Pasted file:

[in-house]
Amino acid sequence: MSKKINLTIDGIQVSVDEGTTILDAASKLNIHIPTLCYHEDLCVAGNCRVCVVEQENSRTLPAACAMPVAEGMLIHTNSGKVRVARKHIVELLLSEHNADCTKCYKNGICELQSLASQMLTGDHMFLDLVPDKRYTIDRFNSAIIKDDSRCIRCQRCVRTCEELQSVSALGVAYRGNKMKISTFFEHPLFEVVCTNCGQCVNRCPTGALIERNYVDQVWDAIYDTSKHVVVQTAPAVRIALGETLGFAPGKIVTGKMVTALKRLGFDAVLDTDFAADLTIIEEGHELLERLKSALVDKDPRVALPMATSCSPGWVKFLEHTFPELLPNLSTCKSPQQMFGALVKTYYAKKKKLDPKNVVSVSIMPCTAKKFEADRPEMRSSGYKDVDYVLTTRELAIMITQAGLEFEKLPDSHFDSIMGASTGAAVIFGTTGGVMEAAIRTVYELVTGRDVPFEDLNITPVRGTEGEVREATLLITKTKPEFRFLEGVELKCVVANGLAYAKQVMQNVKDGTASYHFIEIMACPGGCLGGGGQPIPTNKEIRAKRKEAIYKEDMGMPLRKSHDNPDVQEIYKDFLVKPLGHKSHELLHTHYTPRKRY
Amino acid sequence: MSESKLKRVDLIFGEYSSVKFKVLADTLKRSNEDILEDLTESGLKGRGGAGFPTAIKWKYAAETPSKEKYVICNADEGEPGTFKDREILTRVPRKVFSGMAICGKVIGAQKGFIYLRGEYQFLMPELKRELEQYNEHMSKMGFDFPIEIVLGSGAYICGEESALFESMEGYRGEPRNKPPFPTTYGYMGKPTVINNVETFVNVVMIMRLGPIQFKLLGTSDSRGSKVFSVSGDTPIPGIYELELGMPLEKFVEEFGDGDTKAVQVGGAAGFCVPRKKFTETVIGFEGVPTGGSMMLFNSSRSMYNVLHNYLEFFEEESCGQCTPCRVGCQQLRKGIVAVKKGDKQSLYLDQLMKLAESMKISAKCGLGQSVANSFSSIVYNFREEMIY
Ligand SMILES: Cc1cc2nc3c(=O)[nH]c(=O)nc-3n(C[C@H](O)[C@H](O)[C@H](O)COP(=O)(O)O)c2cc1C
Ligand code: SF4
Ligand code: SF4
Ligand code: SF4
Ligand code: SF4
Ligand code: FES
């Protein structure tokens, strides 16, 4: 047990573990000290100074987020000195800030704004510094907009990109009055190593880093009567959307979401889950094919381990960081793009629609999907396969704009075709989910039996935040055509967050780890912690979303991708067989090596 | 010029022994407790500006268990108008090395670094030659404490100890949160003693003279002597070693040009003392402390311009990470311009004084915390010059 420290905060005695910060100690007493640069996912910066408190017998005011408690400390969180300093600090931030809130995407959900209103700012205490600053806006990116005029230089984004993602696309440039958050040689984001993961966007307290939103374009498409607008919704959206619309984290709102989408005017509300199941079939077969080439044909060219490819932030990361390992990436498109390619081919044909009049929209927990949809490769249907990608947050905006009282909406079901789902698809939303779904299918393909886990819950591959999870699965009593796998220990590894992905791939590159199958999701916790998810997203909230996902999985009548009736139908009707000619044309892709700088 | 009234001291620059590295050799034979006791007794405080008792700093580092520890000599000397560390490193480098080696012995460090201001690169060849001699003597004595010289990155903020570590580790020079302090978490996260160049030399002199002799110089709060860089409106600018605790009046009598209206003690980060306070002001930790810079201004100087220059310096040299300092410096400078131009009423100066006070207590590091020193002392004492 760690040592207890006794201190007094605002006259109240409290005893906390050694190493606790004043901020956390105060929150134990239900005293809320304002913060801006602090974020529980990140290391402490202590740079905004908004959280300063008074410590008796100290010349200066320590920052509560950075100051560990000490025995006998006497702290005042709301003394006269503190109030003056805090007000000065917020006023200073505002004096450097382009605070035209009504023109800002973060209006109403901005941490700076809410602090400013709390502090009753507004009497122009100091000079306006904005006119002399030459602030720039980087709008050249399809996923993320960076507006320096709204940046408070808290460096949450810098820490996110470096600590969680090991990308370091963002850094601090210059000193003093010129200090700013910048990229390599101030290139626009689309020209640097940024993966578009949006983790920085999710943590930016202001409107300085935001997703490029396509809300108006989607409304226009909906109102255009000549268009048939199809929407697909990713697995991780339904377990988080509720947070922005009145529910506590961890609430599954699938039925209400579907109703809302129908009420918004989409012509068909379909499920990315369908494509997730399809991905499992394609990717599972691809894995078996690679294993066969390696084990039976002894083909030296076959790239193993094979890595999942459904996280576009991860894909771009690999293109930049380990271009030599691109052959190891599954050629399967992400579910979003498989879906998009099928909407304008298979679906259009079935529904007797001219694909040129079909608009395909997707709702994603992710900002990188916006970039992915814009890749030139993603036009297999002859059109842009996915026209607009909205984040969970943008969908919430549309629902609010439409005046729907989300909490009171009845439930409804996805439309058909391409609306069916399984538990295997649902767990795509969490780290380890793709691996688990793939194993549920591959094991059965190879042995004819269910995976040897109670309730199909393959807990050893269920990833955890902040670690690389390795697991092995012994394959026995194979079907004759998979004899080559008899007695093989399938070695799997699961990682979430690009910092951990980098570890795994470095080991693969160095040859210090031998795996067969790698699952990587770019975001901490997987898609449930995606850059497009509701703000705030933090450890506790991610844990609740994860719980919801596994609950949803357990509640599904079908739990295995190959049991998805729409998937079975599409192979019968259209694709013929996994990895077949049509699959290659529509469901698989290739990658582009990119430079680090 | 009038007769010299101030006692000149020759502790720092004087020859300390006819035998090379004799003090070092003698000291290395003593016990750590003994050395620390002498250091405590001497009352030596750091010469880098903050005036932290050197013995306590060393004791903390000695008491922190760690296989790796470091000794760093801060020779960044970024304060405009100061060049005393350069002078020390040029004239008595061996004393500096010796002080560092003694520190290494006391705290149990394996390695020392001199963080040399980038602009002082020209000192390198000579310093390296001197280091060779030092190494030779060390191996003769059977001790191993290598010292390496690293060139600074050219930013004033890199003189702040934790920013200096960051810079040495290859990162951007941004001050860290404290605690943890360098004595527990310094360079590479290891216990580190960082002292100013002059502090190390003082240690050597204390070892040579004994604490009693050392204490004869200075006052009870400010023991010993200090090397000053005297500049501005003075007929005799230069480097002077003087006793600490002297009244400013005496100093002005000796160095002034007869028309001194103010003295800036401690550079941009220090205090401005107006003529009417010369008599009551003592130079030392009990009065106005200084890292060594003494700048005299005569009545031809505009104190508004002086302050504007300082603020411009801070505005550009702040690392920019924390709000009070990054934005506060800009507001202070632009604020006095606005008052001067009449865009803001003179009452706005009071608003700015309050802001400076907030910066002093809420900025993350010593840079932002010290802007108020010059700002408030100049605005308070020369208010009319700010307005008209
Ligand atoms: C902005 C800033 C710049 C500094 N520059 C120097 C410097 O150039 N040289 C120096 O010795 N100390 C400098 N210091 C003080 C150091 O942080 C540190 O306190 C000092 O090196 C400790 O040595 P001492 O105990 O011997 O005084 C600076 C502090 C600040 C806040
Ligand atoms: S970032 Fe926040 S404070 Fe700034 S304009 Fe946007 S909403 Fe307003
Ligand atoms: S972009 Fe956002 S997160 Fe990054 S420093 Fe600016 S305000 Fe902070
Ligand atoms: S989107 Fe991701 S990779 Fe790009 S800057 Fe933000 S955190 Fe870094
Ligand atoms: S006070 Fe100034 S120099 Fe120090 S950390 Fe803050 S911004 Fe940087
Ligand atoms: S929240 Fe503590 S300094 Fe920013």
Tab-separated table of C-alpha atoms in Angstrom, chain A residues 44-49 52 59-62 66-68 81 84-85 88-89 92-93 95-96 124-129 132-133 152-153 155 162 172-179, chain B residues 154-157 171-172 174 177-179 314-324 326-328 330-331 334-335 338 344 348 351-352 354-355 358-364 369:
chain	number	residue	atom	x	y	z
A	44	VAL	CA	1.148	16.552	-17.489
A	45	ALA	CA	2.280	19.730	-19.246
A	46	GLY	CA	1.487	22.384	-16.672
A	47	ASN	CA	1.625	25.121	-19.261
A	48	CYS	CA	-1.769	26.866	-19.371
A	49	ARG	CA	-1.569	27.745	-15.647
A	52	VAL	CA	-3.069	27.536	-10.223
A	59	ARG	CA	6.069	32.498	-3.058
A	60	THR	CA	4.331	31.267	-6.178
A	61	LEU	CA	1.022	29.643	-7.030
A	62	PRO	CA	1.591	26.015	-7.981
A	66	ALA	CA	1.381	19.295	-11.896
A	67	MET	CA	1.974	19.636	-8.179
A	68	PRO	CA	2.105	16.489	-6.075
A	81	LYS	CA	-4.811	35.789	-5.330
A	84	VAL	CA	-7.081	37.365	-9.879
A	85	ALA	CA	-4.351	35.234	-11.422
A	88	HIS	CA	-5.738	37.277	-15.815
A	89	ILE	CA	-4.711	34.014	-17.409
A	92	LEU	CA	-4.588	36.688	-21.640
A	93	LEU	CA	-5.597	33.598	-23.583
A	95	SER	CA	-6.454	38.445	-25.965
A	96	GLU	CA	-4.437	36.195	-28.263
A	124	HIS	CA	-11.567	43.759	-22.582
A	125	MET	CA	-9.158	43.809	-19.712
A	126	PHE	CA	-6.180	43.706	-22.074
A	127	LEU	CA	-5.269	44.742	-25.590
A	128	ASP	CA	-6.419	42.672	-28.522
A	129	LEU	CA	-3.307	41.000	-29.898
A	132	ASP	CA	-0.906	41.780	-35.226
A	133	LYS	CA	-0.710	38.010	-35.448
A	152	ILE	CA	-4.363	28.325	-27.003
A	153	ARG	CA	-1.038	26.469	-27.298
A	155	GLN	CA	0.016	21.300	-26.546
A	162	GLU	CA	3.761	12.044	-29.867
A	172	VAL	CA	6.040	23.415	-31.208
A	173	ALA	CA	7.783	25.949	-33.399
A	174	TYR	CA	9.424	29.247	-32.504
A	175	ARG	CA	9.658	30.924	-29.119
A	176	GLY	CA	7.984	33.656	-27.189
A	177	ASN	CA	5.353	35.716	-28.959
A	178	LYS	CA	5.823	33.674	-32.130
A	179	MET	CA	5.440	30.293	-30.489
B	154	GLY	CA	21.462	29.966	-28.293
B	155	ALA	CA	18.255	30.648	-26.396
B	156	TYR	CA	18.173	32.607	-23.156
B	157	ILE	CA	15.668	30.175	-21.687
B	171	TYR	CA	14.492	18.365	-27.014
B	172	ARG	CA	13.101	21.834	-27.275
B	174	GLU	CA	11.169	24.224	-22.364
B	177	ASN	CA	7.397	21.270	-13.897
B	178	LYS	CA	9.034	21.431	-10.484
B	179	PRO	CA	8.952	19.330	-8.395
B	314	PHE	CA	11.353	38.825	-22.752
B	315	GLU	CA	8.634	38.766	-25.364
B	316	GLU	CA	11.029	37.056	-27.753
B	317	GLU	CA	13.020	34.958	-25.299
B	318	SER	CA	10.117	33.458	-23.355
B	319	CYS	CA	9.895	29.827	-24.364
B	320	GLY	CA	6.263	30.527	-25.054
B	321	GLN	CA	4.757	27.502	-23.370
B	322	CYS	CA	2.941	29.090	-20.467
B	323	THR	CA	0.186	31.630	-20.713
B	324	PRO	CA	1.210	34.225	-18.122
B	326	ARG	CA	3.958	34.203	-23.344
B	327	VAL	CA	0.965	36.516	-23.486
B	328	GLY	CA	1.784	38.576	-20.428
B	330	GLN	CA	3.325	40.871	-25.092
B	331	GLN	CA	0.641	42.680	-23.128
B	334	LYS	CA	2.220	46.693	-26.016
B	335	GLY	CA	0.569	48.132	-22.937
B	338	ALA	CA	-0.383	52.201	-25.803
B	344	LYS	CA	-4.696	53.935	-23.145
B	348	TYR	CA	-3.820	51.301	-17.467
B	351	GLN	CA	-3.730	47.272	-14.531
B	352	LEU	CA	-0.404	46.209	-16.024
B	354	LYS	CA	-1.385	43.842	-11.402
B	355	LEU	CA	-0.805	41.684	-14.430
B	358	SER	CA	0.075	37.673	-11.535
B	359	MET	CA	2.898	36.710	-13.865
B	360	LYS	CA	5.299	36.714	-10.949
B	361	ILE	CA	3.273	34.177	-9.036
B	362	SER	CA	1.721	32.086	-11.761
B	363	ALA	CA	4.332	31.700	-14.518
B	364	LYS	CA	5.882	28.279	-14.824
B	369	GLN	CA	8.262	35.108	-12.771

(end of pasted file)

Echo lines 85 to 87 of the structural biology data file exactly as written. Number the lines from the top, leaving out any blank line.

B	328	GLY	CA	1.784	38.576	-20.428
B	330	GLN	CA	3.325	40.871	-25.092
B	331	GLN	CA	0.641	42.680	-23.128